It was the sweet scent on the air that first caught my attention when Growbag Laura and I wandered around Derry Watkins’ inspirational garden near Bath: the sort of scent that demands that you discover its source. I wasn’t really expecting it to come from an aquatic plant but was led in the direction of a small pond, almost covered by a carpet of waxy white flowers with browny purple anthers, hovering a few centimetres above the glossy, oval leaves that are so distinctive.
In its original habitat of South Africa, the ponds tend to dry up in summer hence its dormancy during this season; but that rarely happens here, and the water hawthorn will flower intermittently from early spring until early winter, but most noticeably in late autumn. It is now grown as a crop in South Africa, for the edible buds and flowers that are used in the recipe known as waterblommetjiebredie. It has become naturalised in parts of north America, Europe, Australia and New Zealand.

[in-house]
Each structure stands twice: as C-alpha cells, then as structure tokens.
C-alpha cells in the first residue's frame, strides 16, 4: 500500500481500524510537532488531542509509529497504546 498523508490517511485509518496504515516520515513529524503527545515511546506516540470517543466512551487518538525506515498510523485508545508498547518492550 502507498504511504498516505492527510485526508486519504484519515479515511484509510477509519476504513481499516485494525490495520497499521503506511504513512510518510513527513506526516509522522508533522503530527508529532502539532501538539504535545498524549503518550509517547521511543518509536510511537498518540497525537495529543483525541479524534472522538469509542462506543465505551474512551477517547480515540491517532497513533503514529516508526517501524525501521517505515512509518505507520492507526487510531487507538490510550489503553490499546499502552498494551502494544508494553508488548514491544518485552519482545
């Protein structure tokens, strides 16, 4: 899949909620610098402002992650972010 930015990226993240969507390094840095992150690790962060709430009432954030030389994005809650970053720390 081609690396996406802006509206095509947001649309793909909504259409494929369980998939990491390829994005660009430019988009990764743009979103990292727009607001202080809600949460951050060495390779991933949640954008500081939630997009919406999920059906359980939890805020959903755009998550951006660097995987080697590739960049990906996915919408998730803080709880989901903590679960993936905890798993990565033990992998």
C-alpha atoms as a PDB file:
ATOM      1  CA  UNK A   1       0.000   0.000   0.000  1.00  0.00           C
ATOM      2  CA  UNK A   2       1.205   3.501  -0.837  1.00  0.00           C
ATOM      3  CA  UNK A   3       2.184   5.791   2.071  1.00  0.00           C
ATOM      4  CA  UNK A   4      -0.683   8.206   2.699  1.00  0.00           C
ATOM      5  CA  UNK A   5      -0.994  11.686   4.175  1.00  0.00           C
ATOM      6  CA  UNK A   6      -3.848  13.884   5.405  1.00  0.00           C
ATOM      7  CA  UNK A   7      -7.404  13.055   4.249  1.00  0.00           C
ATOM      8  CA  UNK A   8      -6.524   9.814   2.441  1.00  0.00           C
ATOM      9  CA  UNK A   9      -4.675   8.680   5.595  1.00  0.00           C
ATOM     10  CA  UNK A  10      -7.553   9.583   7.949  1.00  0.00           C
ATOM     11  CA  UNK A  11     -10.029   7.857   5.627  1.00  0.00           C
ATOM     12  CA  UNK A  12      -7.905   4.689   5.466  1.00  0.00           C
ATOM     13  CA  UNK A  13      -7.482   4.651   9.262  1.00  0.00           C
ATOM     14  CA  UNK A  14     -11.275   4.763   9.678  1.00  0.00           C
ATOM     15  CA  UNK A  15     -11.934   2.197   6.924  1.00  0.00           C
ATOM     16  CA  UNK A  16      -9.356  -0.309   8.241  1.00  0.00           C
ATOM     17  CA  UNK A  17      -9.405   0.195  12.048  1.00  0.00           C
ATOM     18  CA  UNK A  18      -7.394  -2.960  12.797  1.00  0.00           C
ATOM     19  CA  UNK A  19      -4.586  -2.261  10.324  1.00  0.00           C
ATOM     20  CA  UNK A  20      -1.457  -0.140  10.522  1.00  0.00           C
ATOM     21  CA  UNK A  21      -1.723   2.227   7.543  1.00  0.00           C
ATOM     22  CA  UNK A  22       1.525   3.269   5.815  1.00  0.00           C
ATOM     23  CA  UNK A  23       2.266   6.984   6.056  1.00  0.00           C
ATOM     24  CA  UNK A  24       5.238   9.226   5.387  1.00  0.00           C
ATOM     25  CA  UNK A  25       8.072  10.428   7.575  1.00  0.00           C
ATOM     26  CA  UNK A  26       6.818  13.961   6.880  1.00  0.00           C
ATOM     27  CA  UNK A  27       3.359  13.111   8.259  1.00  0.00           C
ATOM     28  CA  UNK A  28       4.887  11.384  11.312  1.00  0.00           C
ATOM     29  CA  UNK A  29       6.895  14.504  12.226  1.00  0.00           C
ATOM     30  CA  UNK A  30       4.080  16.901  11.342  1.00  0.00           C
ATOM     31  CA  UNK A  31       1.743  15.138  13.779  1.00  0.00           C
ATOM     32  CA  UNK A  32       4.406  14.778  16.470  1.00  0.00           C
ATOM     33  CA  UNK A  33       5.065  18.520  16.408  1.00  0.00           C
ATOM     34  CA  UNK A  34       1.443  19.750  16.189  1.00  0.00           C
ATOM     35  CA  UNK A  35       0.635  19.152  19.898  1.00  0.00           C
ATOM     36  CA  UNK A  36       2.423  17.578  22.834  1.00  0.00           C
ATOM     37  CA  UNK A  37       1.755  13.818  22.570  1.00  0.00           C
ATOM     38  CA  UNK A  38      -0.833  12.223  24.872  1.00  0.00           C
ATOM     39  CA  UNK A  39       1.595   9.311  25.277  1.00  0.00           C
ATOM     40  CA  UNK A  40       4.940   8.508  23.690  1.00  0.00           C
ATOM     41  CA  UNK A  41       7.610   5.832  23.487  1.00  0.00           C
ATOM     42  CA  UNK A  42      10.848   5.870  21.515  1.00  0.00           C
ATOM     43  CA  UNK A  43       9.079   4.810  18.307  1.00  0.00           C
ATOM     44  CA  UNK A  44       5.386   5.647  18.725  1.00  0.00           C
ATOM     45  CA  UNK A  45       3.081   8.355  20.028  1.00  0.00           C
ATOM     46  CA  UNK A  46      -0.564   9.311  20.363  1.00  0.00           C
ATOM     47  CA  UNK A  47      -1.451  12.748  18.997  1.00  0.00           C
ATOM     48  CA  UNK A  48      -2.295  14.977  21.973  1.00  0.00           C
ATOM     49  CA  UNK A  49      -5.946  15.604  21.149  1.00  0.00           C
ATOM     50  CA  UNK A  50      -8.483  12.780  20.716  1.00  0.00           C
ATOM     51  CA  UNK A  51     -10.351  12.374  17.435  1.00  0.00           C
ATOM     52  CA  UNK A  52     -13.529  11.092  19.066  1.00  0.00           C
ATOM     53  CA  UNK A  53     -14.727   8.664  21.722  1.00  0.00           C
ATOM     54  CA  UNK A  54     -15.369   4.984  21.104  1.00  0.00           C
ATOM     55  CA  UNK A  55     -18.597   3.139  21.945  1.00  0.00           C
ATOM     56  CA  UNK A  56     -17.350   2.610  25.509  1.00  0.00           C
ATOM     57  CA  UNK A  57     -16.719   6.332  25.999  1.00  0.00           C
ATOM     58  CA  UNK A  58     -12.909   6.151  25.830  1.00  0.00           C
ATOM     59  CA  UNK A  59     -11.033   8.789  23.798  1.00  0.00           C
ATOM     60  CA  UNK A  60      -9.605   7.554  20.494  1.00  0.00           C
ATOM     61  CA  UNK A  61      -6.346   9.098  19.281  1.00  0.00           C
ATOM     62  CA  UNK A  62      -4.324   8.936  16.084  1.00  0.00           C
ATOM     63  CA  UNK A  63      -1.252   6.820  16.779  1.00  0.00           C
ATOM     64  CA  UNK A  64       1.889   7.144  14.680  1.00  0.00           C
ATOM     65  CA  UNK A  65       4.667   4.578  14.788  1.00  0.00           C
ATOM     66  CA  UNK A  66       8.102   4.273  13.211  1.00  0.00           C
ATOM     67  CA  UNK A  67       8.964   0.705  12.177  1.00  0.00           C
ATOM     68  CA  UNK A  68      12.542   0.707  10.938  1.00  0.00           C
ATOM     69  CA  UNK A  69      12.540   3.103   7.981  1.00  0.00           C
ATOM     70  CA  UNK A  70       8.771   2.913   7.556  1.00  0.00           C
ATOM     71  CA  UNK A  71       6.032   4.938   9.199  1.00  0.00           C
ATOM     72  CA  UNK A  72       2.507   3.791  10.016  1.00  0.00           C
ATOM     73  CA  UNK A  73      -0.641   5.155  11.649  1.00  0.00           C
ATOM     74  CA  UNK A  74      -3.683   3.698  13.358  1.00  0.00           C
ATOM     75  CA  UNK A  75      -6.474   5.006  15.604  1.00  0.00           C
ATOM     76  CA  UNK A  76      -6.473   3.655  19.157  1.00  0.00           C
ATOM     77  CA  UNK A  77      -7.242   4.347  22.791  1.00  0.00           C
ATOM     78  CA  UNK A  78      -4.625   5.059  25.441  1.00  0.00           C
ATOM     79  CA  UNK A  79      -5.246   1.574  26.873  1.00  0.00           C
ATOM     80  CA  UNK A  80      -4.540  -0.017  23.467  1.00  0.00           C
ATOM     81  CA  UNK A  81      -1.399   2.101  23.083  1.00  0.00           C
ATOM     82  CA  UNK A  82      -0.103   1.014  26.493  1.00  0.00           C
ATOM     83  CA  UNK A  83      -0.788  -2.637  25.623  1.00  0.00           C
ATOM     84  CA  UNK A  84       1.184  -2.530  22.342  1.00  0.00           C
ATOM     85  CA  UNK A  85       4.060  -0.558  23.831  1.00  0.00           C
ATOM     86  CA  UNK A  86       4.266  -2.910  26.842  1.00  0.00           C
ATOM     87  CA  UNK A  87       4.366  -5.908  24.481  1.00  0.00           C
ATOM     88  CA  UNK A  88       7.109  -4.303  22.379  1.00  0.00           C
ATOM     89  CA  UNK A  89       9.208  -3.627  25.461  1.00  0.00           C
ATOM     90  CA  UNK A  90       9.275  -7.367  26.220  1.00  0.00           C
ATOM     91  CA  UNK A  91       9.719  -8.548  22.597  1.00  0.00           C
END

Aponogeton distachyos took a while to establish for us: it’s in one of four small pools – not very deep and with occasional running water – at each corner of a larger circular pool. I do occasionally suggest to friends and visitors to the garden that they lie down at the water’s edge and breathe in the delicious vanilla fragrance, but possibly not in November!
NB Louise has published a beautifully produced book of her plant profiles – A Plant for Each Week of the Year. It costs £9.99 and is for sale in our online shop here.
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